Dear Middle-Aged Professionals,
As an aspiring 20-something in the business world, I have spent plenty of time reading articles you’ve written, listening to the way you speak and generally trying to better myself as a professional by following your example.
I’ve done nothing but try to learn from your behavior and figure out how to some day become a leader that young professionals look up to, as well.
I’ve recently found myself angry, appalled and saddened by things you’ve shared on social media and scoff at with your colleagues regarding Millennials in the workforce. I’ve seen the articles you’ve written that outline the reasons Millennials can’t get a job or the skills we lack.
Absolutely, there are people in every generation – including your own and Gen-Y – who possess these qualities you’ve spent so much time researching, analyzing and bashing on the Internet. However, it’s a blatant generalization and quite frankly, hypocritical.
You’ve stated that Millennials are entitled, lazy and narcissistic; that we’re crying in the chair of a psychiatrist’s office due to dependence on our helicopter parents; that we lack work ethic and preparedness.
I understand the words I’ve read are only from a few sour representatives and that it would be impossible for me to characterize an entire generation by such a small sample – a luxury denied to Millennials when we were so callously addressed. However, isn’t this the very thing that your predecessors did to you and the generation before?
With such a connected world, almost everyone has a blog or platform of some sort on which to share his or her opinion. I can’t help but think about how we could be doing the very same thing to you, just in a different light.
I can see it now: “10 Reasons Why Middle-Aged Professionals Are Out Of Touch,” or “Generation-X: Unable To Adapt And Collaborate.” Hurts, doesn’t it?
If you’re like me, you’d hastily skim the article to ensure none of the qualities or reasons listed apply to you. You’d reassure yourself saying things like, “I’m totally in touch” or “I’m adaptable and collaborative; this article is bullsh*t.”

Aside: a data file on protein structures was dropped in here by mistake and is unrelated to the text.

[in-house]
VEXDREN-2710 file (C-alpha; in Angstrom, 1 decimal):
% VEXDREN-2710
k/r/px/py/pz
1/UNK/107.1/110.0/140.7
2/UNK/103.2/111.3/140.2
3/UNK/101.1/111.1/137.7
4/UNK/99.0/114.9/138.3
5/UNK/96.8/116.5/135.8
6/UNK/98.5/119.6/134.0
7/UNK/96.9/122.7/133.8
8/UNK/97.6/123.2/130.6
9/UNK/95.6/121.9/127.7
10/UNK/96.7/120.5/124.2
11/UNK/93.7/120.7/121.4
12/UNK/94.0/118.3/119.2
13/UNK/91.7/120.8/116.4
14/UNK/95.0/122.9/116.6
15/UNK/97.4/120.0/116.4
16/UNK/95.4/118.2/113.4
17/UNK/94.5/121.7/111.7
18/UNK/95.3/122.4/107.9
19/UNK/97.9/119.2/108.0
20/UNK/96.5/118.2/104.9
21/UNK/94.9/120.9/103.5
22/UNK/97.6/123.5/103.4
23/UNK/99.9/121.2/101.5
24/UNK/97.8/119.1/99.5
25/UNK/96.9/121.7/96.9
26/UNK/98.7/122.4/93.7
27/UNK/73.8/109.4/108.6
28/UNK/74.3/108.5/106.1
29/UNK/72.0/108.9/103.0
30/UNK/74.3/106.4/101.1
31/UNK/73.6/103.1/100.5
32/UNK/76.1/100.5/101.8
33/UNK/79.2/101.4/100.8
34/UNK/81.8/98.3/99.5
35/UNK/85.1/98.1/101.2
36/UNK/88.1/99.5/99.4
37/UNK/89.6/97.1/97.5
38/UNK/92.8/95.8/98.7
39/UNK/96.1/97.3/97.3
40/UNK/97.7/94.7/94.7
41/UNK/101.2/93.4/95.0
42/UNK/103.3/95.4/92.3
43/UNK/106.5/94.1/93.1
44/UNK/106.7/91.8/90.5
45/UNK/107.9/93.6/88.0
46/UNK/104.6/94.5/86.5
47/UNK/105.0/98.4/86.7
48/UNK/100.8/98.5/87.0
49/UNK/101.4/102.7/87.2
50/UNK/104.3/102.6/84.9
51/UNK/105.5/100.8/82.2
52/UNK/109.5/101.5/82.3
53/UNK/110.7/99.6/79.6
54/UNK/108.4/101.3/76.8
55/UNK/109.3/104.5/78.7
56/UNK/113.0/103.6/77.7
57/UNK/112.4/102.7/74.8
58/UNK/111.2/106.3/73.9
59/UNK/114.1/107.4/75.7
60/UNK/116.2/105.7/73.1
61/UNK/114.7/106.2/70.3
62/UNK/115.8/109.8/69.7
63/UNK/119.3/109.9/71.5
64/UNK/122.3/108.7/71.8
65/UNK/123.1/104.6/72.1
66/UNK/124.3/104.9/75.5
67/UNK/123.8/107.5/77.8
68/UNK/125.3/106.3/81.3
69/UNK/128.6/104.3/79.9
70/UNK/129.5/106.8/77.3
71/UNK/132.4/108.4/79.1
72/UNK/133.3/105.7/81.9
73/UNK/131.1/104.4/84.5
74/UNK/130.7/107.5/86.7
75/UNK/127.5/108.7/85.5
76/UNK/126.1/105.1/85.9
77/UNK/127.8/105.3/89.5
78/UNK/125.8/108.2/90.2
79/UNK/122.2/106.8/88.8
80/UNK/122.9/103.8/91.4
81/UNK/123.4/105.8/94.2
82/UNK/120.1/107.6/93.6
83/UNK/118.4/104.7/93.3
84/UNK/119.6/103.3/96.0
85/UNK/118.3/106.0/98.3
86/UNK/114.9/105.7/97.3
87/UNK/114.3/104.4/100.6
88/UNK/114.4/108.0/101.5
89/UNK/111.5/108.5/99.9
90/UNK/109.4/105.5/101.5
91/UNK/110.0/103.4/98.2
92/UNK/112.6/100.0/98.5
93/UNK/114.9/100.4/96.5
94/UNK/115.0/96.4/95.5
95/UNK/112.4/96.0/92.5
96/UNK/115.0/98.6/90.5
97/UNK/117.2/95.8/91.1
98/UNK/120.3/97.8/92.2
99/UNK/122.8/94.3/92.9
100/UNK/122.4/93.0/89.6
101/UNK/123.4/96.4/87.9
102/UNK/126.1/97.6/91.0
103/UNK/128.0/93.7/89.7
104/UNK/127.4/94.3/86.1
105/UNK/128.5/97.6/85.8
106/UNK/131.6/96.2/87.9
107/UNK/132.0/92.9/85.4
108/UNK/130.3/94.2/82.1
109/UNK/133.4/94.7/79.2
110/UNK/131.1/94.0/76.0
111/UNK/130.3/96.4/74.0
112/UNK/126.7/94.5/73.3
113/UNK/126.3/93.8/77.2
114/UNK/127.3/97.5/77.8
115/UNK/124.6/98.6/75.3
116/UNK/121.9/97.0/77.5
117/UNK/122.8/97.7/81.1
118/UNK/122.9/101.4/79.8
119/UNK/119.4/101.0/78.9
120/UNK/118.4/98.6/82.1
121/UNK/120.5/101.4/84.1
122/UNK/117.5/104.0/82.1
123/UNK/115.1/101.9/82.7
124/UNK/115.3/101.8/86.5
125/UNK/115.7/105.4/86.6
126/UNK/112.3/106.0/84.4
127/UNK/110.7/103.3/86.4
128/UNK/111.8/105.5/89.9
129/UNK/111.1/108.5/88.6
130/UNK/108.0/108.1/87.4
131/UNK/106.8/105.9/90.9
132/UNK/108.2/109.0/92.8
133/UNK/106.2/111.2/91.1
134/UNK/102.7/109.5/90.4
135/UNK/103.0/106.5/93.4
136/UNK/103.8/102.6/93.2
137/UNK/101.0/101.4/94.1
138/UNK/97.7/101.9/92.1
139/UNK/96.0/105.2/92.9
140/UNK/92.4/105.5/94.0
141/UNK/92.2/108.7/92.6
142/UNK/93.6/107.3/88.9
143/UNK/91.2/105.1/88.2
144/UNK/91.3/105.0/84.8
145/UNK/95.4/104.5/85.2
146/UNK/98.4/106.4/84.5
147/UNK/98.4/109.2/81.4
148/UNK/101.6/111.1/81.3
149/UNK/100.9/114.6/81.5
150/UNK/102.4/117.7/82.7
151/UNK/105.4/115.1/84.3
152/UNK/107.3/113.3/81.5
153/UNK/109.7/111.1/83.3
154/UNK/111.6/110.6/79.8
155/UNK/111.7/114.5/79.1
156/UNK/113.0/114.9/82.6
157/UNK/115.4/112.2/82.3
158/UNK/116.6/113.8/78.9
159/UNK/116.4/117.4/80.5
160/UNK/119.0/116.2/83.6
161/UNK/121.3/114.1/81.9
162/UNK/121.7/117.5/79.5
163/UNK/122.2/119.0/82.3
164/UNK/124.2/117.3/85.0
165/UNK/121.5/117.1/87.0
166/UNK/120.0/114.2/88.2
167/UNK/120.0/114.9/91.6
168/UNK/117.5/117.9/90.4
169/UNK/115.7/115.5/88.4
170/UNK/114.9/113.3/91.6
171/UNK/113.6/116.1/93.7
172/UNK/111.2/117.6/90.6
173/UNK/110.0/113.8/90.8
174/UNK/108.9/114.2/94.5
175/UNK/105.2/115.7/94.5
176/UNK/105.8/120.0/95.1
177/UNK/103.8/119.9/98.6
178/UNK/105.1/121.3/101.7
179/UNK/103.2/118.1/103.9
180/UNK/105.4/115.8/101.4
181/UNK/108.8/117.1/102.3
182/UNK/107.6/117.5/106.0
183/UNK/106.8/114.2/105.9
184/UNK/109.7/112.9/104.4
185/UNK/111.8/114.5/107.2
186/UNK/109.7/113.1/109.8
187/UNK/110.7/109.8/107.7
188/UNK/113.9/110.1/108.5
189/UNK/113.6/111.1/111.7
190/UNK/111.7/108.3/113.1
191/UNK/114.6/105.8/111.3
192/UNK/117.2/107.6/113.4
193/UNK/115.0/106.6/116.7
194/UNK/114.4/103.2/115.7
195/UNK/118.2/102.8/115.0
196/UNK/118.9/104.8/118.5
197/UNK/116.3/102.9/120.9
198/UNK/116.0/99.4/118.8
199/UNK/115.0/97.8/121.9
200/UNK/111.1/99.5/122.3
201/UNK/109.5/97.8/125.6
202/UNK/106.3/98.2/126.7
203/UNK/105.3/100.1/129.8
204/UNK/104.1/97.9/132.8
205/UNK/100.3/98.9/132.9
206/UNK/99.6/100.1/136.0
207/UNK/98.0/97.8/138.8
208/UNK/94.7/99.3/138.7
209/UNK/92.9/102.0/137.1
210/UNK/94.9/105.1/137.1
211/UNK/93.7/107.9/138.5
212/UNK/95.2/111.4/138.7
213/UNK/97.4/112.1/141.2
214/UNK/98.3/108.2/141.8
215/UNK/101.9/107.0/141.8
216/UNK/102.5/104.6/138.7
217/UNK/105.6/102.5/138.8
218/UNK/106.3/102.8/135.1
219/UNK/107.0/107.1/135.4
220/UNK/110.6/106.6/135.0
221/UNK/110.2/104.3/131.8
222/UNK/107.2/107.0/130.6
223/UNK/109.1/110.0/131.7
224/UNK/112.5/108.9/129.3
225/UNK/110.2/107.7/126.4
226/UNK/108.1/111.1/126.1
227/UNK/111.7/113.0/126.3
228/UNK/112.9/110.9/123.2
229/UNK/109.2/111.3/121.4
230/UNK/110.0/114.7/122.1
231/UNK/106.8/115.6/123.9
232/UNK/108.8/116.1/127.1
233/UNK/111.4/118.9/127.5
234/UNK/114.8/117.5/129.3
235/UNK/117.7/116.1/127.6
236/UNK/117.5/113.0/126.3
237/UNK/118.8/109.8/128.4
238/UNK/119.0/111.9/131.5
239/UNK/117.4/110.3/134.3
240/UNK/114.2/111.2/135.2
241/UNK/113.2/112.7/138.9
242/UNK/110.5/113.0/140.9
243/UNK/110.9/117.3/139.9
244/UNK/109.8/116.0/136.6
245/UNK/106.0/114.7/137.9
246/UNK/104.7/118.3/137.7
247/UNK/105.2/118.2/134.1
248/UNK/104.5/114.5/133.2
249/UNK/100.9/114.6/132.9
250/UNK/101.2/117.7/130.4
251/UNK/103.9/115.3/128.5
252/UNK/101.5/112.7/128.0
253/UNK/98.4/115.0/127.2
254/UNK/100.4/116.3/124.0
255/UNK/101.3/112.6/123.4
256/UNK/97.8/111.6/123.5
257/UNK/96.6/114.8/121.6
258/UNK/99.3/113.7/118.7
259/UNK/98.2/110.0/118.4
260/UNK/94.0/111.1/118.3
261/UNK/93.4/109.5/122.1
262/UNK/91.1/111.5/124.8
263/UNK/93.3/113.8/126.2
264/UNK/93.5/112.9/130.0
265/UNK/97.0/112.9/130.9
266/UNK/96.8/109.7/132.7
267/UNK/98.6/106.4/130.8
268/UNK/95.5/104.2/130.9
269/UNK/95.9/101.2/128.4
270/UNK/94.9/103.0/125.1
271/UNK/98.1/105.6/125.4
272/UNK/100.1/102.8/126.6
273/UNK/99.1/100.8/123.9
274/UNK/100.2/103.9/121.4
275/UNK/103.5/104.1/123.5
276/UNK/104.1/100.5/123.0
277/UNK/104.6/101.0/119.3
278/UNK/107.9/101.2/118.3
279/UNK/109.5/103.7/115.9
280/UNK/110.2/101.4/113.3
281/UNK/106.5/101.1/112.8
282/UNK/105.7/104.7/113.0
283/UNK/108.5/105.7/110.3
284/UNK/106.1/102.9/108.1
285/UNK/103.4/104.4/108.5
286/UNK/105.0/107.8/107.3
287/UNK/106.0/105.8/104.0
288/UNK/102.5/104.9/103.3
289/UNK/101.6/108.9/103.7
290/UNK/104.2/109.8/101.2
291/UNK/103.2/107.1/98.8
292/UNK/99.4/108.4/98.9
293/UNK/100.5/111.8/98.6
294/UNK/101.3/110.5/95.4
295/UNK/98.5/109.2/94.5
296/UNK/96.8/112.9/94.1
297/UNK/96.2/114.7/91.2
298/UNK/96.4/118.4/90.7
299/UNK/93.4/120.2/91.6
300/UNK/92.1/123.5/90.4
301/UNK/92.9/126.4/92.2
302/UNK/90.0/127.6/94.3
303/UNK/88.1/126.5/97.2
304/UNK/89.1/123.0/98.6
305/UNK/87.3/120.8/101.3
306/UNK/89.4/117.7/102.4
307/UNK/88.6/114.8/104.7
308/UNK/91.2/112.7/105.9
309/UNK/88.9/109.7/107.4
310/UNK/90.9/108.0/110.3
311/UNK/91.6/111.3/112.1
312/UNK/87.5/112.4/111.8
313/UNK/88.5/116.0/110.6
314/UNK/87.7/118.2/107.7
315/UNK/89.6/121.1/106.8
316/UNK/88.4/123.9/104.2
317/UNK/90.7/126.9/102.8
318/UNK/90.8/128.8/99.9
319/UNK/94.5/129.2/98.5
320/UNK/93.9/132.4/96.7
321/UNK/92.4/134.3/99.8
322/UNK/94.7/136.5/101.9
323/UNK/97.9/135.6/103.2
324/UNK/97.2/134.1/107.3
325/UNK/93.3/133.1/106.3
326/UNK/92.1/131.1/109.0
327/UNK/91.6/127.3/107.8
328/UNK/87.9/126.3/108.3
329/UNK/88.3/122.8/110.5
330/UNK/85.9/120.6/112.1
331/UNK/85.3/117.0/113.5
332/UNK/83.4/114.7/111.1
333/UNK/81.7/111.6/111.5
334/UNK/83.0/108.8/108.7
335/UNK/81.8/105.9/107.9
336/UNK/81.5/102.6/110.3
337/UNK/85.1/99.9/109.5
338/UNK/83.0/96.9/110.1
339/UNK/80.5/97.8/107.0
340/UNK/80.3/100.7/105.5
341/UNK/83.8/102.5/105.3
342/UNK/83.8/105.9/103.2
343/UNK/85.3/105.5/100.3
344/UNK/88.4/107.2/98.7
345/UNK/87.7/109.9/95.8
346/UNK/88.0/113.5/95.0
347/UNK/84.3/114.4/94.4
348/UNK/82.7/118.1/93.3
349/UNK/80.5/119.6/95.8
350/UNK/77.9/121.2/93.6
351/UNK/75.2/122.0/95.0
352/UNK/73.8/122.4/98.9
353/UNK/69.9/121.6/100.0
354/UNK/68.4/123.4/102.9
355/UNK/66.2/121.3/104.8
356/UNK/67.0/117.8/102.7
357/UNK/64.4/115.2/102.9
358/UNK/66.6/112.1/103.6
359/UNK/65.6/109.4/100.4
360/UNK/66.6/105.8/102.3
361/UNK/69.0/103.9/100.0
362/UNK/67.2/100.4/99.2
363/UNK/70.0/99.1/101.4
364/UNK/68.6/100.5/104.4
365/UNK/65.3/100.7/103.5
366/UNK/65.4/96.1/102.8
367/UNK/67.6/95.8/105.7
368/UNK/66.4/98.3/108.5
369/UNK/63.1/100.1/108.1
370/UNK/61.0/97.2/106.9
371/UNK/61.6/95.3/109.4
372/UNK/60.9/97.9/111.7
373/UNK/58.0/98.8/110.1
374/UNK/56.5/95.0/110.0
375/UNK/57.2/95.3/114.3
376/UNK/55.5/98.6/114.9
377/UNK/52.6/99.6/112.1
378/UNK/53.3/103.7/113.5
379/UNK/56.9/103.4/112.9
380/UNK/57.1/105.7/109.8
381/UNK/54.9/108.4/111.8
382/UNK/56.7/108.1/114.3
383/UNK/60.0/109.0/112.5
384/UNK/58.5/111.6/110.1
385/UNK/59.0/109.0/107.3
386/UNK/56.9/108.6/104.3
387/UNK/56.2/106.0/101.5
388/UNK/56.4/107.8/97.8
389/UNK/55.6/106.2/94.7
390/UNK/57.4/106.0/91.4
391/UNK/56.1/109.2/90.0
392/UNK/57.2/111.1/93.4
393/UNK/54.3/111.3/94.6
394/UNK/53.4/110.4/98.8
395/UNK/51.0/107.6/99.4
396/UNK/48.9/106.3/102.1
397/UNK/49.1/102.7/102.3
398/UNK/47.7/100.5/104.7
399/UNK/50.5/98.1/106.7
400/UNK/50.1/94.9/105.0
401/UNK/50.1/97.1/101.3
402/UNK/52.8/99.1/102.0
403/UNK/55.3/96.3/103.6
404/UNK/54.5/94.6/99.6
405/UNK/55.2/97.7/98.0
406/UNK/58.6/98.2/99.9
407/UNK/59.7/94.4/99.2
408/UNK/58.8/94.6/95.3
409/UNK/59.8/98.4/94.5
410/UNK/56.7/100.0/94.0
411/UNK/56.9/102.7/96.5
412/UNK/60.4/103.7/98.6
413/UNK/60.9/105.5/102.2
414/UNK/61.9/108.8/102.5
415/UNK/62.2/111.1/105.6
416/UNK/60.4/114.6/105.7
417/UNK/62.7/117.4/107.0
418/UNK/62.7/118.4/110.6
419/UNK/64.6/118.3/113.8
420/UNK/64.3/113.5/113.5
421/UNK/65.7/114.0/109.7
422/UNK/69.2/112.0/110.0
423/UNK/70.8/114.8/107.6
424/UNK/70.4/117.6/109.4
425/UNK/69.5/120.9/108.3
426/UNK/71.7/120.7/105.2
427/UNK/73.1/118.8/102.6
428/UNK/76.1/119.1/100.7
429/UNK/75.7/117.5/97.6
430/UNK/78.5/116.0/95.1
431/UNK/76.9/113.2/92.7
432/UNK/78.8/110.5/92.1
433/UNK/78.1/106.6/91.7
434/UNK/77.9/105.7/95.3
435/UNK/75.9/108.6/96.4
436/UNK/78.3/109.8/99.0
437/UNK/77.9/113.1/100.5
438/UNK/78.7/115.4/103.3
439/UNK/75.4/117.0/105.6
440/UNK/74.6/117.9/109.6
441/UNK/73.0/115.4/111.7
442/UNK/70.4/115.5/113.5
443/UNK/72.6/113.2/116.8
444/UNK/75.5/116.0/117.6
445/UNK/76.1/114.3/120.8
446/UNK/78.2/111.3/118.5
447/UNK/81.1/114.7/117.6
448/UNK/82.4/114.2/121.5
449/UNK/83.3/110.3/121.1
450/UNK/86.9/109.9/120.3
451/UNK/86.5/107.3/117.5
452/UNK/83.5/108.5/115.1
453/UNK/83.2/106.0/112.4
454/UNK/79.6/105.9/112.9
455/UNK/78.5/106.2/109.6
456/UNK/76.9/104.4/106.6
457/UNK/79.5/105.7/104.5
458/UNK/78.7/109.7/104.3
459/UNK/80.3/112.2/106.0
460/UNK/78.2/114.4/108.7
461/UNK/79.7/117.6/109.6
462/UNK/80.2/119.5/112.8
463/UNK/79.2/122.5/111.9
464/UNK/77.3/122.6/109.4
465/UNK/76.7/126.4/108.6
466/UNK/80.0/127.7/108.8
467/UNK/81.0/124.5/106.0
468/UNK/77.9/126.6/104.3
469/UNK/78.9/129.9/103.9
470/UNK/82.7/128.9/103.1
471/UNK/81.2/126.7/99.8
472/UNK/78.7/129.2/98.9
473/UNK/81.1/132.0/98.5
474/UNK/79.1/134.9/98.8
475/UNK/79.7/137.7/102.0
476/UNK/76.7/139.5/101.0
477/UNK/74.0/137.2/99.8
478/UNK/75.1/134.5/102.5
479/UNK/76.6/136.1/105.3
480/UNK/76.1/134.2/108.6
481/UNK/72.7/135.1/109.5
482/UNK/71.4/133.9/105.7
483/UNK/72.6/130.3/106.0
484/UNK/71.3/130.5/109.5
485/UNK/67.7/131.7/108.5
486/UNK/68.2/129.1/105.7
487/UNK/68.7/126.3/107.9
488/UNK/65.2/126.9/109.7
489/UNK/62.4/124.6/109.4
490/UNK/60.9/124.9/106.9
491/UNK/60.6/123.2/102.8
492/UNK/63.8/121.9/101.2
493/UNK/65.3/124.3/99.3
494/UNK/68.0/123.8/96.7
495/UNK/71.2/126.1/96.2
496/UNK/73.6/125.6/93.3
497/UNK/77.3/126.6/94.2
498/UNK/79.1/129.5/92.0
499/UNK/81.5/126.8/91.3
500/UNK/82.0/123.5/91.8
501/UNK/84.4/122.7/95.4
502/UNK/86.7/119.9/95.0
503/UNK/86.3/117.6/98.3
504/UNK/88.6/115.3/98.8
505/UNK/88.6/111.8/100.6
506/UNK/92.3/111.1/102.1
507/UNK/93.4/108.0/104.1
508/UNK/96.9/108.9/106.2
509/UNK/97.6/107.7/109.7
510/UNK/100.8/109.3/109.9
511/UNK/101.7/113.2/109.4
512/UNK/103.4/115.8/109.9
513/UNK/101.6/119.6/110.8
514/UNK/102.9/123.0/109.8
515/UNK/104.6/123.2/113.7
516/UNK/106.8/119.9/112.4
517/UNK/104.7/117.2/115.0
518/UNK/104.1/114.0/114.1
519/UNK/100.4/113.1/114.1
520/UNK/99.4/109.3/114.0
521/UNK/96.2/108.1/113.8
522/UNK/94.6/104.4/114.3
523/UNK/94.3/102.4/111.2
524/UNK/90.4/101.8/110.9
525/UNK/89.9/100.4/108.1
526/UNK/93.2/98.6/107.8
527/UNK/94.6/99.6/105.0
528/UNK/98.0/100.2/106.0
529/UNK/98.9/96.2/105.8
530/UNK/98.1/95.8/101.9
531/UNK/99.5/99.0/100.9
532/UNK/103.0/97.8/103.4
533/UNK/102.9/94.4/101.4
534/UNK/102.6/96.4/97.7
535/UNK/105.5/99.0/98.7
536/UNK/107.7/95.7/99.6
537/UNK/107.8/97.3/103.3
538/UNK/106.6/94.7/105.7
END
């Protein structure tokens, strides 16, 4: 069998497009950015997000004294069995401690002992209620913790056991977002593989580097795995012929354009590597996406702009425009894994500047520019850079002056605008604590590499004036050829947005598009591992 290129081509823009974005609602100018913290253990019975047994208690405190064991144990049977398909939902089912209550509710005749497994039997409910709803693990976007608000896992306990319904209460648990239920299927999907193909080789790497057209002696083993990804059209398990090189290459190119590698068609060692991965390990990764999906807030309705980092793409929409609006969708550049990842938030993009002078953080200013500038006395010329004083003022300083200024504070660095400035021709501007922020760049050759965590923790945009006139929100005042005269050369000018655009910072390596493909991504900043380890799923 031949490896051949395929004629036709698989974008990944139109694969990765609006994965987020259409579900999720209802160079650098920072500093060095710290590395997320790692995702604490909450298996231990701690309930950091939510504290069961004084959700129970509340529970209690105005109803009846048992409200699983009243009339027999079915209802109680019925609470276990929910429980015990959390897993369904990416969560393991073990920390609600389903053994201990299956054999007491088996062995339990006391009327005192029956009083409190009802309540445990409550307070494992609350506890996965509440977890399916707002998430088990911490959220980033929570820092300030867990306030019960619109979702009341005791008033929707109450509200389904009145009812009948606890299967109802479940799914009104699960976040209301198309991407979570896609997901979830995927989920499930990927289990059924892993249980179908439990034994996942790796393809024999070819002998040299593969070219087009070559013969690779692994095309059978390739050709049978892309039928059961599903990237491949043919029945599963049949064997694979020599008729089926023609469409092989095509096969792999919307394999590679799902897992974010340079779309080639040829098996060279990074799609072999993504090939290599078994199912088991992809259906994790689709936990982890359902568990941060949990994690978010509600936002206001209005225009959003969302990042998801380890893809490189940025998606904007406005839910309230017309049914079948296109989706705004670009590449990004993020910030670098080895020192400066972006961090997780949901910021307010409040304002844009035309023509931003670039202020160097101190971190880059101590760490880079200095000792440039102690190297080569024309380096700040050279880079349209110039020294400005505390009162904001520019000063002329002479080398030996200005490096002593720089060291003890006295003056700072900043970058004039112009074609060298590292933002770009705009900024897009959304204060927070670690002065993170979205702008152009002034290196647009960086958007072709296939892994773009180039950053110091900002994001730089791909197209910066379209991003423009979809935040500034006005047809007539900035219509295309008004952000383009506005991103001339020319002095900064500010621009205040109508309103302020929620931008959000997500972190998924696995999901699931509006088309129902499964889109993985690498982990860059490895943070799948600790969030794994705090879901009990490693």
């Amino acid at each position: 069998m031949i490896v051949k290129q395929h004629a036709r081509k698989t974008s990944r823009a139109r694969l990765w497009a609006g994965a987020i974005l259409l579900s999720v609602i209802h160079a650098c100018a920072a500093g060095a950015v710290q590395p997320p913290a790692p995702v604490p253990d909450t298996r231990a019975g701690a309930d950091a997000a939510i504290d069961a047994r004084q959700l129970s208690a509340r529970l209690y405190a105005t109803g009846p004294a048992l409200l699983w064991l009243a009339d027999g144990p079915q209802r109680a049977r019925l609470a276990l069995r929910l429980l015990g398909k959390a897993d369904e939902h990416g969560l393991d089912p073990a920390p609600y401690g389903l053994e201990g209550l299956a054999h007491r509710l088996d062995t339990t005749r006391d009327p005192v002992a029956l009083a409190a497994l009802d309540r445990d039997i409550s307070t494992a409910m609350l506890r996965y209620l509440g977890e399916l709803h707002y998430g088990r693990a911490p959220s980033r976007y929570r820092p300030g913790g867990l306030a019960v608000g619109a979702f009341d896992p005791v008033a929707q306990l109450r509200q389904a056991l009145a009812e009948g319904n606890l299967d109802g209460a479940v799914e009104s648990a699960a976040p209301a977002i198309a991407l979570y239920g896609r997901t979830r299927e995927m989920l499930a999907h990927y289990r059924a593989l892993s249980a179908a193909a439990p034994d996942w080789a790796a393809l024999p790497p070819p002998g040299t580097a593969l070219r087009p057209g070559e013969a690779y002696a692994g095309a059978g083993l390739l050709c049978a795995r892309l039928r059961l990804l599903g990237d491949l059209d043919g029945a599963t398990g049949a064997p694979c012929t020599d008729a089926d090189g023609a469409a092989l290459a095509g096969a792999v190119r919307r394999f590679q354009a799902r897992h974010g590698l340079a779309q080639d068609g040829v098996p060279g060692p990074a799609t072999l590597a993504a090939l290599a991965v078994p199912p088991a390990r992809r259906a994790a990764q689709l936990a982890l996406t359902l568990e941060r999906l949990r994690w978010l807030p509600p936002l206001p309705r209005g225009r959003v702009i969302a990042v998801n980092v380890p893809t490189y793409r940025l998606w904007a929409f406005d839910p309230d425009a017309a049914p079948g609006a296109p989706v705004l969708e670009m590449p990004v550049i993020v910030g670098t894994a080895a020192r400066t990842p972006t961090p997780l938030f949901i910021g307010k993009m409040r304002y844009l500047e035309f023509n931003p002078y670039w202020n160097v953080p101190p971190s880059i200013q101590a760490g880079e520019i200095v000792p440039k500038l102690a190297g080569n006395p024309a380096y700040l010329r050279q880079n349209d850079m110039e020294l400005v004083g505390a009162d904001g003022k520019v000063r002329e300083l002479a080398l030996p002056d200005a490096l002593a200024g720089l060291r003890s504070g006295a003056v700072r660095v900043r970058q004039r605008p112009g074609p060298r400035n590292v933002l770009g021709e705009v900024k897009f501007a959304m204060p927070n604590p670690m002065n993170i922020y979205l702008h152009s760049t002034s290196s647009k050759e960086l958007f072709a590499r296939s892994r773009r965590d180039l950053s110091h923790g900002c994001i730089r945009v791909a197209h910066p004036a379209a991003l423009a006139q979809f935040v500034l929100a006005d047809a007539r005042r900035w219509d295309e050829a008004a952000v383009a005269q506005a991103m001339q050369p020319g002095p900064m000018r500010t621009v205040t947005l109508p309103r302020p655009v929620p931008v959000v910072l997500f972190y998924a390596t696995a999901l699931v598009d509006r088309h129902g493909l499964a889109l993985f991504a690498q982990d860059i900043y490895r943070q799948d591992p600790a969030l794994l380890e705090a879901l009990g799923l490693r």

The things you write about us are not only offensive, they’re also discouraging. Wasn’t it you who encouraged young students to “stay in school” and get a good education, no matter who told us we couldn’t? Wasn’t it you who spoke at our college graduation and told us we can do anything to which we set our minds? Wasn’t it you who recruited us into your organizations to bring some “new” or “fresh” ideas to the table?
How did you move so drastically from believing we’re the generation of change to saying we’re the generation that won’t stand a chance in the real world? Whatever that reason may be, you’ve shown your true colors, Gen-X — and your age, too.
You may think we’re selfish as you coined us the age of “me, me, me,” but I’m not so inclined to consider that as a negative trait. If being selfish means not settling for jobs we don’t want or setting goals and knowing we deserve more, then, please, call us selfish. If you didn’t call us selfish, you’d most definitely call us stupid.
Climbing and finding your place on the corporate ladder is a generational stepping-stone. After all, the majority of us lack skills or experience because – surprise, surprise – we haven’t had any experiences yet.
Don’t you remember your first break? Don’t you remember struggling, waiting for someone – anyone – to give you a shot? We’re young and many of us plan to work hard to get where we need to be, just like you did.
Maybe this letter is living proof that Millennials don’t know when to hit the bleep button. Maybe I’m too entitled to think we deserve respect from our peers and maybe I’m just naïve to think your generation would be the one to break the curse of countless generations deeming the next one as inadequate.
One thing I can assure you is that in 20 years, as a tired and surly middle-aged woman writing articles about the entitled, lazy, narcissistic generation of new workers, I will remind myself that I was once one of them. That is, if I make it that far in the real world.
A Disgruntled, But Not Discouraged Millennial